Sunday, November 25, 2012


Written & Directed by Leos Carax

Where & When: Nuart Theater, West Los Angeles, CA. November 19, 2012  7:40PM

"Holy Motors" is the utterly strange, wildly confusing but quite fascinating visual wonder by French filmmaker, Leos Carax.  His previous work most certainly will not be familiar to the average American film-goer but even to the rest of the world, Carax may not be immediately recognized as this marks only his first film in thirteen years and only his fifth feature since his debut in 1986. According to Mr. Carax, a former film critic, it was not for a lack of trying but it's well known that it's always a challenge to get a project off the ground when you are a director who doesn't gravitate anywhere towards the conventional and conventional "Holy Motors" is not.

Denis Lavant, (who has appeared in four of Mr. Carax's films) plays Oscar whose work involves traveling throughout Paris to complete a day of  "assignments" that involves putting on elaborate make-up and costumes to become several different people. He is driven to each job in a white limo by his associate, Celine (Edith Scob, who does a brief nod to her role in the 1960 French horror classic, "Eyes Without A Face" near the end) as he first transforms in to a homeless woman begging on the street before turning into Mr. Merde, a grotesque sewer-dweller who will ravenously eat anything in front of his face, from a bouquet of flowers to human fingers. The creature is captivated by a fashion model (Eva Mendes) on a photo shoot before dragging her back to his lair. Oscar's other varied assignments include performing while wearing a motion-capture suit that features gun-play and sexually-charged acts with a female, leading a band of accordion players through a musical number and a chance encounter with another "worker" (Kylie Minogue) who may have been once romantically involved with Oscar. His final job has him returning to his family, which leads to a conclusion that is truly wacky and bizarre.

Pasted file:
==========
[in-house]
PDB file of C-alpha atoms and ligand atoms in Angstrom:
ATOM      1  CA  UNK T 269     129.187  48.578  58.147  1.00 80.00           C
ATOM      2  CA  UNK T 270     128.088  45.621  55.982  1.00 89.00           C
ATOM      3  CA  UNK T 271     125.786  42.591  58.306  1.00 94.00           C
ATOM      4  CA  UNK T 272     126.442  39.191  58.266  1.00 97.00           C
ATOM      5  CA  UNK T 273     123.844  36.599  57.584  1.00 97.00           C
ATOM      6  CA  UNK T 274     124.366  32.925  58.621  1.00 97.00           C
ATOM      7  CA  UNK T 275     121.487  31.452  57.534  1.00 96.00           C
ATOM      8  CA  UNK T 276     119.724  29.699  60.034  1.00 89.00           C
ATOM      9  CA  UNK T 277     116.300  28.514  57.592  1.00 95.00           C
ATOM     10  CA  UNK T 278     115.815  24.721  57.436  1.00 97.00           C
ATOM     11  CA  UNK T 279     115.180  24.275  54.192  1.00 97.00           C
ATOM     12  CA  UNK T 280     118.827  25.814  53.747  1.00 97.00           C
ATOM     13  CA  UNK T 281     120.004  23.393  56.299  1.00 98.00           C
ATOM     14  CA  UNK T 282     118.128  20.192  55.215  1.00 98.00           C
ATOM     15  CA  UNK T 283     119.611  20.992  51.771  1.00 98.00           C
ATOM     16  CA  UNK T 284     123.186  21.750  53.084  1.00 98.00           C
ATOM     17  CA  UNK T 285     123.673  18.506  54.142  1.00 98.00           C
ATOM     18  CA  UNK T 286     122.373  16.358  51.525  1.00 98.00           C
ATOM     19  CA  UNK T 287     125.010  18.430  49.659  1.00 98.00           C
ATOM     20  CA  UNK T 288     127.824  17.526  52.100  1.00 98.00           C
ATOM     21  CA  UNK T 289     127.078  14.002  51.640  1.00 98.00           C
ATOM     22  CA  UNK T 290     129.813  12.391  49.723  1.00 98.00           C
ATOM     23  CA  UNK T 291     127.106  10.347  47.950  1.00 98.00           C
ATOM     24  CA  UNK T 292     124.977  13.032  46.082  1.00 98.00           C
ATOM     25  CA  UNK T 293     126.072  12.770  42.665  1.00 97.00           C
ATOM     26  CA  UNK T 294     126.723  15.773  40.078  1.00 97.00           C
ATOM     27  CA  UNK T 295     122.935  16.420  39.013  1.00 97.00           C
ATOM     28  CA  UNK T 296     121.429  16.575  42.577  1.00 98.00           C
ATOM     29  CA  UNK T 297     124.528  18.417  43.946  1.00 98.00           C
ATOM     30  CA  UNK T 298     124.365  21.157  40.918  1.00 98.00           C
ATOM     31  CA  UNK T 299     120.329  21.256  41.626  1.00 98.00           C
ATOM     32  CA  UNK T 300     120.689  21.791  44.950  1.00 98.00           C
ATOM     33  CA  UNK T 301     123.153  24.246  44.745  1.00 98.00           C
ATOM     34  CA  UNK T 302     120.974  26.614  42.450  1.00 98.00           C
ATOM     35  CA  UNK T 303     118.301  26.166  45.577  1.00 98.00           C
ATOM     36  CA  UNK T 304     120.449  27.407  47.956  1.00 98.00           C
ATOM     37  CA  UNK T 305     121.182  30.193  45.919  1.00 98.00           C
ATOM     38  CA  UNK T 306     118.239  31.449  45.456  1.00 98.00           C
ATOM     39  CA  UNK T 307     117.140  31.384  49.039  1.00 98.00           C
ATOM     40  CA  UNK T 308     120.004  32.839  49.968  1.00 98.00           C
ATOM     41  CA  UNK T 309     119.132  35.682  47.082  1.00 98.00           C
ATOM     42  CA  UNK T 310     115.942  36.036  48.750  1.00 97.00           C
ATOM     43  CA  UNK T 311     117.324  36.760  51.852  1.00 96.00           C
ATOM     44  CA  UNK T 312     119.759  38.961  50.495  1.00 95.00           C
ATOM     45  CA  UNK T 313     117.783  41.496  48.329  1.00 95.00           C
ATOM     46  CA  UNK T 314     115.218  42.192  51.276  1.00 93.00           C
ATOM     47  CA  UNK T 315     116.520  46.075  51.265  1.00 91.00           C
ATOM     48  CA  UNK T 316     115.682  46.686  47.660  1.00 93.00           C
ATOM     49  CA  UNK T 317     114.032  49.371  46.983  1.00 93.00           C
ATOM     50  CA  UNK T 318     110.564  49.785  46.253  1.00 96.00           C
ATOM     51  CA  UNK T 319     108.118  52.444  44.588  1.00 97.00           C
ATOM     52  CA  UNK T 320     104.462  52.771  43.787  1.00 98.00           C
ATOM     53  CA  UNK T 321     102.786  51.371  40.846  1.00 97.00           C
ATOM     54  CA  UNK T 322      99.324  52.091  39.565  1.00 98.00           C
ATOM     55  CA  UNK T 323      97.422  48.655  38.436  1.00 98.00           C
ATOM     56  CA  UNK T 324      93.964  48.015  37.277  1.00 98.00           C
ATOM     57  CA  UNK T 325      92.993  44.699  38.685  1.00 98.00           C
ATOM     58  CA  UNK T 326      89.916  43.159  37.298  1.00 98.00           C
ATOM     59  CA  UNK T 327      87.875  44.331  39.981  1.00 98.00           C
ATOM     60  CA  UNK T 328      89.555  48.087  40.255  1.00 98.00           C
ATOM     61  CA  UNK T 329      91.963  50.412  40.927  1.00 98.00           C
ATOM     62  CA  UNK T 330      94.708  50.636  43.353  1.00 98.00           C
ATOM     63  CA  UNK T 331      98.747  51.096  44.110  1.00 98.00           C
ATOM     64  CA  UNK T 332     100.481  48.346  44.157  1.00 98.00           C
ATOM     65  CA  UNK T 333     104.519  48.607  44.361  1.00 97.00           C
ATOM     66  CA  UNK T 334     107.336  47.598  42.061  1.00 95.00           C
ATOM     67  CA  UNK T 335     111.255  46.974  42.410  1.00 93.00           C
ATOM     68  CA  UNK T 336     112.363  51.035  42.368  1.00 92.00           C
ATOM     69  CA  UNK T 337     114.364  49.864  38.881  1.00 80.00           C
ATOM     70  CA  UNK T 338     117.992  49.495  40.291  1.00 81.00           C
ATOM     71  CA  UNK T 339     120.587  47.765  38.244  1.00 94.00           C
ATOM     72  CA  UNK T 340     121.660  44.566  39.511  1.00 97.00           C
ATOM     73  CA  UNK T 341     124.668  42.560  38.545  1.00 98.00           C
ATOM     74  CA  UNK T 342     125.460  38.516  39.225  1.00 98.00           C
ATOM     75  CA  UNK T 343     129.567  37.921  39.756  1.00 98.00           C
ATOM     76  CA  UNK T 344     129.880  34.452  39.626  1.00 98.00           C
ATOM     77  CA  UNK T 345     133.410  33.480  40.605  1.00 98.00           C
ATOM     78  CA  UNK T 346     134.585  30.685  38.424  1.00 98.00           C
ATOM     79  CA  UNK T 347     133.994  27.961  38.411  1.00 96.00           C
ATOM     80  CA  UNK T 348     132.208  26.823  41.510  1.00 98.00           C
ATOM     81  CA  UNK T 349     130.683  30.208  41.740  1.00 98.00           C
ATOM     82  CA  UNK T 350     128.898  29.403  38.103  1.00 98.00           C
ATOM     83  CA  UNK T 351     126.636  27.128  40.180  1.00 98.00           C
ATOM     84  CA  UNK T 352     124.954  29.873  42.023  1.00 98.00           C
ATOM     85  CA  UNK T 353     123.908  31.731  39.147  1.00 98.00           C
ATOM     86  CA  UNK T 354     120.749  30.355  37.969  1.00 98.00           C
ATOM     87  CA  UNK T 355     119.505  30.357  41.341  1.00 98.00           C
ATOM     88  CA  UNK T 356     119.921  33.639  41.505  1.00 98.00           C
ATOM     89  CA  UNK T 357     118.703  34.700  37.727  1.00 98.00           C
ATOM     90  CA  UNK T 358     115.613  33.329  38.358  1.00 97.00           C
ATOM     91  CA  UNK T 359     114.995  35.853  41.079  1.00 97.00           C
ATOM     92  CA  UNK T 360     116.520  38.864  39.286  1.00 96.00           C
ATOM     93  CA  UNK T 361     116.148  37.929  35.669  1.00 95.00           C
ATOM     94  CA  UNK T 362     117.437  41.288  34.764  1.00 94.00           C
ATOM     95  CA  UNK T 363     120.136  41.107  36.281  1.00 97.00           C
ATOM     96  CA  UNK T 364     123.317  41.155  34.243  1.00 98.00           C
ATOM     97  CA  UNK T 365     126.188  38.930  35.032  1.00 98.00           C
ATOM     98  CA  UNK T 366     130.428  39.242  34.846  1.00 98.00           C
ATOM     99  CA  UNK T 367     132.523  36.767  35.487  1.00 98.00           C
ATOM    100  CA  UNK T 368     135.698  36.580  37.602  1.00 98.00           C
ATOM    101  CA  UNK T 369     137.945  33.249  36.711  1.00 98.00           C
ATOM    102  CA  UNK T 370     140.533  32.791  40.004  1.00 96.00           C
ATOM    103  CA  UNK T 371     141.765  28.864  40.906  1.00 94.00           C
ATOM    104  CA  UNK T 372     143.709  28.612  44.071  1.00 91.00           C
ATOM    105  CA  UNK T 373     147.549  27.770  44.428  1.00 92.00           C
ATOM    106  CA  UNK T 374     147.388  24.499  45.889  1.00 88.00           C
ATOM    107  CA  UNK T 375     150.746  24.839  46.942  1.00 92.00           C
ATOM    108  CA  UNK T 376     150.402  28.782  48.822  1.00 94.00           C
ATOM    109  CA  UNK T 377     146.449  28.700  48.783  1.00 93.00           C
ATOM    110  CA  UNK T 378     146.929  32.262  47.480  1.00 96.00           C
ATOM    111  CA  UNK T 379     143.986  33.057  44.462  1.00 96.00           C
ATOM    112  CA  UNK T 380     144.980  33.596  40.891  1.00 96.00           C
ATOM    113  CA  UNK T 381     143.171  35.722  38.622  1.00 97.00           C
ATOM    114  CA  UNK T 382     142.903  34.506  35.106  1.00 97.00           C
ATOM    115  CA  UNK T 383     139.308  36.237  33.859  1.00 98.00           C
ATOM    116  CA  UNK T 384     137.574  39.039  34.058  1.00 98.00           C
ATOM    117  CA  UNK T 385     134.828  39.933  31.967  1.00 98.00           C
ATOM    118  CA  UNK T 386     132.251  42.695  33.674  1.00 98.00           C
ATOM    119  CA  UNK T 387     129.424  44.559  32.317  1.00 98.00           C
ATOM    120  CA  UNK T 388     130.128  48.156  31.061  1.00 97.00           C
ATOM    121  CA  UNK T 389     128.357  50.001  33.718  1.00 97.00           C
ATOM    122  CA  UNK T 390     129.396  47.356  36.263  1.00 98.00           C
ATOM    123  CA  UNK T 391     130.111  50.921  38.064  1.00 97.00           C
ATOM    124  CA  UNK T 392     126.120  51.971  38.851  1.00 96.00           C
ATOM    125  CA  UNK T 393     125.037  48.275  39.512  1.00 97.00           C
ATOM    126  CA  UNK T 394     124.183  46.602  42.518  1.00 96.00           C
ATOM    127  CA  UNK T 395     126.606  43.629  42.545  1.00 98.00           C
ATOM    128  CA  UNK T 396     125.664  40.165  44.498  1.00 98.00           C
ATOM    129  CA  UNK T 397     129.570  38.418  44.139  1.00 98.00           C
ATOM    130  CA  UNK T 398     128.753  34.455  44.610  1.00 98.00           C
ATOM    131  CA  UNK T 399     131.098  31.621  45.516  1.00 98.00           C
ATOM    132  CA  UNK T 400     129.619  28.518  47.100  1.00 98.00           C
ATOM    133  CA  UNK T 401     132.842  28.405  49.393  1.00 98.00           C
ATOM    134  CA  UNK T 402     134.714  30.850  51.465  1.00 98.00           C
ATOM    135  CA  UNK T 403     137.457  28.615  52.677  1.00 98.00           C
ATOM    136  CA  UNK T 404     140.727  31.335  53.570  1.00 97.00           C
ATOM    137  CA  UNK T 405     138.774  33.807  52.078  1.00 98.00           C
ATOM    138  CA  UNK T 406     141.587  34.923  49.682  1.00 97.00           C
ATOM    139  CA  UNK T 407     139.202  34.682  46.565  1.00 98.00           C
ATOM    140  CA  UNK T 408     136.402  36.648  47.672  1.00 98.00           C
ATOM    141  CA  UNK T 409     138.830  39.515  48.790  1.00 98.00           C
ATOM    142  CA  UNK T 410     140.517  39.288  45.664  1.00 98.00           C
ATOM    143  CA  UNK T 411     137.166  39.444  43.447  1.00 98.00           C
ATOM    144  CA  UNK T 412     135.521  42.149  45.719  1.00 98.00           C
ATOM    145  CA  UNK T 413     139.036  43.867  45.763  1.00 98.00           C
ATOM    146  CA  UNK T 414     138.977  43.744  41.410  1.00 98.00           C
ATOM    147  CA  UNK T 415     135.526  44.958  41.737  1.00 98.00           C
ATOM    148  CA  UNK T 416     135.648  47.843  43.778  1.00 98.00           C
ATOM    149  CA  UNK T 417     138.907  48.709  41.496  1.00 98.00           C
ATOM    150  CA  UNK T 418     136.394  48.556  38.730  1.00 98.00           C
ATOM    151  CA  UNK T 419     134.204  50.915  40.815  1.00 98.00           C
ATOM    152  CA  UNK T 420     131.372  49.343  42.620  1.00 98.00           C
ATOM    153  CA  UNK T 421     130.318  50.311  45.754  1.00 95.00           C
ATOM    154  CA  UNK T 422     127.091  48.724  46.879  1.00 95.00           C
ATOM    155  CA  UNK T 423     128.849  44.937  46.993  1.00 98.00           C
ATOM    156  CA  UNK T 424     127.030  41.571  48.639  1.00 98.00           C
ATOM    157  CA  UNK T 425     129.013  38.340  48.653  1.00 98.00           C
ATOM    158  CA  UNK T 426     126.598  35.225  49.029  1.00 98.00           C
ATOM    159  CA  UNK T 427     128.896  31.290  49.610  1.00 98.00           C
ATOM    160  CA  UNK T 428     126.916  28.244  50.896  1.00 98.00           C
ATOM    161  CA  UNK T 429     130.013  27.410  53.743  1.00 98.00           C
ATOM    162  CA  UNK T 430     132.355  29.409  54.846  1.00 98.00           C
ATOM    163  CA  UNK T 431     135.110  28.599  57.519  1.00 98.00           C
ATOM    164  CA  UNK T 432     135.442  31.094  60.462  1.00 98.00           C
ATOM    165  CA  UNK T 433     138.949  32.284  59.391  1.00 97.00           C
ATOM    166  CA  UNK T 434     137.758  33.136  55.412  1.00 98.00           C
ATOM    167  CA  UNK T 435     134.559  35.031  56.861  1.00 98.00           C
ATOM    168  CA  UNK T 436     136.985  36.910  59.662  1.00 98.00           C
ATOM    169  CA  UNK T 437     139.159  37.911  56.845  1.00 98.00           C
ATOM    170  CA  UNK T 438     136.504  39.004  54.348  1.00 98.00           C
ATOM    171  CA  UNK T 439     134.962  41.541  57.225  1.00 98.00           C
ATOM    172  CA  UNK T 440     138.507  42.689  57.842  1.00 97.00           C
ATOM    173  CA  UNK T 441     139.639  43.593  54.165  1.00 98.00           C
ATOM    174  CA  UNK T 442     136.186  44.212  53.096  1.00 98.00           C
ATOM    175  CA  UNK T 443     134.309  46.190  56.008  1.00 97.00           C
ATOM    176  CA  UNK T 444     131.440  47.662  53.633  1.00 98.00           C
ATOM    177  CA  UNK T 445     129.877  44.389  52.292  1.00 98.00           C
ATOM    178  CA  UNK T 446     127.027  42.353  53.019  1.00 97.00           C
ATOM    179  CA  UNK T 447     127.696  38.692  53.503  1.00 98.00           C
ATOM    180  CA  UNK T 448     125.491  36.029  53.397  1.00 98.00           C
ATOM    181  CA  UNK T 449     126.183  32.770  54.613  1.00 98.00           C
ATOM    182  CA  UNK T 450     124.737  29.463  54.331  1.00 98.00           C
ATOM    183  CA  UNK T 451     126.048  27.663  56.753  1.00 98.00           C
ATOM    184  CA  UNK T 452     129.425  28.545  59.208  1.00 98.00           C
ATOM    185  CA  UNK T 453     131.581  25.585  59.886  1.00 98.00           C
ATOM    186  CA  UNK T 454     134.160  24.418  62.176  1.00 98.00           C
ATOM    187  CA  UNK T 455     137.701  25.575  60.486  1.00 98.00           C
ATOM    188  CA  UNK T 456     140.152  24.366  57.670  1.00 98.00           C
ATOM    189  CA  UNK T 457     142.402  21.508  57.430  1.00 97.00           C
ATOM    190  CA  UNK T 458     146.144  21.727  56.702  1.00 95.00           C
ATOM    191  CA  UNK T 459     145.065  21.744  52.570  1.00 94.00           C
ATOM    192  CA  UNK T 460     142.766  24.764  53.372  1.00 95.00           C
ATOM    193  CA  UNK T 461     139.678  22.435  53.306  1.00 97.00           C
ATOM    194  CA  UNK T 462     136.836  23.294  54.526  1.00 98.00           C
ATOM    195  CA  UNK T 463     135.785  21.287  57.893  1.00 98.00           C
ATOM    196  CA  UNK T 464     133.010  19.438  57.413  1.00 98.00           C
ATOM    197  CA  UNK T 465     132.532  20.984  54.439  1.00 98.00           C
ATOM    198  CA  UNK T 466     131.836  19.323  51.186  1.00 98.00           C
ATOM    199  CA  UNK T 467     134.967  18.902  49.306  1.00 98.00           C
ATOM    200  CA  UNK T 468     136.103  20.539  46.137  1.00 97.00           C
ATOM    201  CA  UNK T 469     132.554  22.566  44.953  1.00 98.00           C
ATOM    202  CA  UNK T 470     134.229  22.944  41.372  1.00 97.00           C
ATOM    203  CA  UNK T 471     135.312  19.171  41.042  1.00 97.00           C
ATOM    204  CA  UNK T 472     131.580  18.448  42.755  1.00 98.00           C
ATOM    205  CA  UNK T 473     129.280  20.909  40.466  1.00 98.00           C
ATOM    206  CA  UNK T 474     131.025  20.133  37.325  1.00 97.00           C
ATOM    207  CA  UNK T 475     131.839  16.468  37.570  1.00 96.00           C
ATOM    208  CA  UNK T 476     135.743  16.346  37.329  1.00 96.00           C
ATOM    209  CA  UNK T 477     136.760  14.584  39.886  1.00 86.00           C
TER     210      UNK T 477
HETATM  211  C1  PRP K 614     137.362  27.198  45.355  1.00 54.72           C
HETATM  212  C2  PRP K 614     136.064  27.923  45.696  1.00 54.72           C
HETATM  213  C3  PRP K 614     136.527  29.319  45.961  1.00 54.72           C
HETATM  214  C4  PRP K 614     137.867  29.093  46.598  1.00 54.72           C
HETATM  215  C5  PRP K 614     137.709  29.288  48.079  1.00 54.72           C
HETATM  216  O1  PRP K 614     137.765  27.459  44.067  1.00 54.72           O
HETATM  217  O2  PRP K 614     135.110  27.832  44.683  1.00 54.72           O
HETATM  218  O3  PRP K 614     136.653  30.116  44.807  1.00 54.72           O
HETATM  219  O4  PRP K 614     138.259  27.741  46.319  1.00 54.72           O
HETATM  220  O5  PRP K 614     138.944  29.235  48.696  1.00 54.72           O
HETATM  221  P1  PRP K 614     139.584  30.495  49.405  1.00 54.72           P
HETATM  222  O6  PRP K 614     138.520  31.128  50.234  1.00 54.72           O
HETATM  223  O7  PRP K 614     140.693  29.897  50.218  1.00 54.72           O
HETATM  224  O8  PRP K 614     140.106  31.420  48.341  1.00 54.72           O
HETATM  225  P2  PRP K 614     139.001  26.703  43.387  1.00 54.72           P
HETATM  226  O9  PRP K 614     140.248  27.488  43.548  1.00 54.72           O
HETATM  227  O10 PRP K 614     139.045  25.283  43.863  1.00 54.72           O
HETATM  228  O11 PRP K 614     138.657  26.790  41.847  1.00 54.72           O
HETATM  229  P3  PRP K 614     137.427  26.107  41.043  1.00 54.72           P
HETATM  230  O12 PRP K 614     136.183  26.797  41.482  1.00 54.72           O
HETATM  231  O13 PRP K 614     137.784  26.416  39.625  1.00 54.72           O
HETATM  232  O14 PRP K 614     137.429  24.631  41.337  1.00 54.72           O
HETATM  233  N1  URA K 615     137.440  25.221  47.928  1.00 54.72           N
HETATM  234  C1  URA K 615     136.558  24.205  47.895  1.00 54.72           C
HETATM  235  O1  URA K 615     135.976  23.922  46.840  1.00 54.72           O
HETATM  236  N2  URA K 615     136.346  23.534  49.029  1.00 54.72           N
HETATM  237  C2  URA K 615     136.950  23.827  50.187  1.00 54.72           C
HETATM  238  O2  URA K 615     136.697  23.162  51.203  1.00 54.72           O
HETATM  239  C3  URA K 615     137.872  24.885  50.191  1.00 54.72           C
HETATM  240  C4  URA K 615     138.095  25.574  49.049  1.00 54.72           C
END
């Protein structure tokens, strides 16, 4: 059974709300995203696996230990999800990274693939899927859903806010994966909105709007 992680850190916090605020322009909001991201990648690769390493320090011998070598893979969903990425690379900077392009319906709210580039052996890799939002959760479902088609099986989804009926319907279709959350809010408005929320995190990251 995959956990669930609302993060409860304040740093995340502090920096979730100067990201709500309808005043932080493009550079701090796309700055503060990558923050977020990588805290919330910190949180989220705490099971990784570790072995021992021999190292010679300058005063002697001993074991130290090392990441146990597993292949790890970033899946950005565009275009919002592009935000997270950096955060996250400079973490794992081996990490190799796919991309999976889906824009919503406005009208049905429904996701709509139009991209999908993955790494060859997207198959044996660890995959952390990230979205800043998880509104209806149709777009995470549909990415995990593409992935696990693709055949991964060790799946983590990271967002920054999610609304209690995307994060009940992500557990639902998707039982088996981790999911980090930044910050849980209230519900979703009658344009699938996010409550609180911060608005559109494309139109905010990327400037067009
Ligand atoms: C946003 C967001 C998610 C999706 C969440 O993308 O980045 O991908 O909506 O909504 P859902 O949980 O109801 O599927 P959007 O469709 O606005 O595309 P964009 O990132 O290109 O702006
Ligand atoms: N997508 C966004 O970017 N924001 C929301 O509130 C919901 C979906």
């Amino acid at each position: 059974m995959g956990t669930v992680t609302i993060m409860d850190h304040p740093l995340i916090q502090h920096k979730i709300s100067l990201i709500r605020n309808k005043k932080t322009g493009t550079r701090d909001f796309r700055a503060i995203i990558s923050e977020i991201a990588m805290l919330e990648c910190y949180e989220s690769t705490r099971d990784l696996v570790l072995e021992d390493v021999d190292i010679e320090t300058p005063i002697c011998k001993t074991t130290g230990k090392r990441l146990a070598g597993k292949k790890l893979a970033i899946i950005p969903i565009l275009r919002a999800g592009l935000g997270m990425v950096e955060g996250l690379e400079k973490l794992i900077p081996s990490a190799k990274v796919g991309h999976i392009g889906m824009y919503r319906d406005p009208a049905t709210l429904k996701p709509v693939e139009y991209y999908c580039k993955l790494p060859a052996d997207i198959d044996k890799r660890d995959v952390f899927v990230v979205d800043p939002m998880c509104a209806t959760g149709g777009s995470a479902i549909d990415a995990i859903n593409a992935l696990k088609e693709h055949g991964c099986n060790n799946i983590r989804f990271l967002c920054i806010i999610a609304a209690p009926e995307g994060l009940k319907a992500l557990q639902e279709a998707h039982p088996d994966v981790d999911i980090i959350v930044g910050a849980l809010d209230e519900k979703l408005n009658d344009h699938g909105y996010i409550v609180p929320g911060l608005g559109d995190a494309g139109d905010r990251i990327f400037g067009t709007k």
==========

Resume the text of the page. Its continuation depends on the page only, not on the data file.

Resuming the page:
Mr. Carax's script appears to be elusive by design with the dialogue intended to only add to the riddle of what this all means but what is clear is that this a celebration of the art of performance and what hold everything together is the presence of the gifted, Mr. Lavant. Here, he is given the opportunity to use his rubbery, expressive face to dive deeply in to a multitude of characters while displaying a wide range of emotions from funny to touching to just plain weird with the actor more than capable of rising to this complicated challenge.

"Holy Motors" pays a bittersweet tribute to the moving image as it imaginatively combines classic cinematic elements with modern techniques that goes from a bloody revenge segment to a melancholy musical number with Ms Minogue breaking in to song. This all feels very much like a Gallic version of something that David Lynch would conjure up.

The surreal journey in "Holy Motors" leaves you dizzy and flustered but it also manages to sneak up on you, drawing you in to this dazzling fantasy that looks at life through the magical dream world of cinema and despite Mr. Carax's dark, oddball approach, his deep love of film shines through brightly.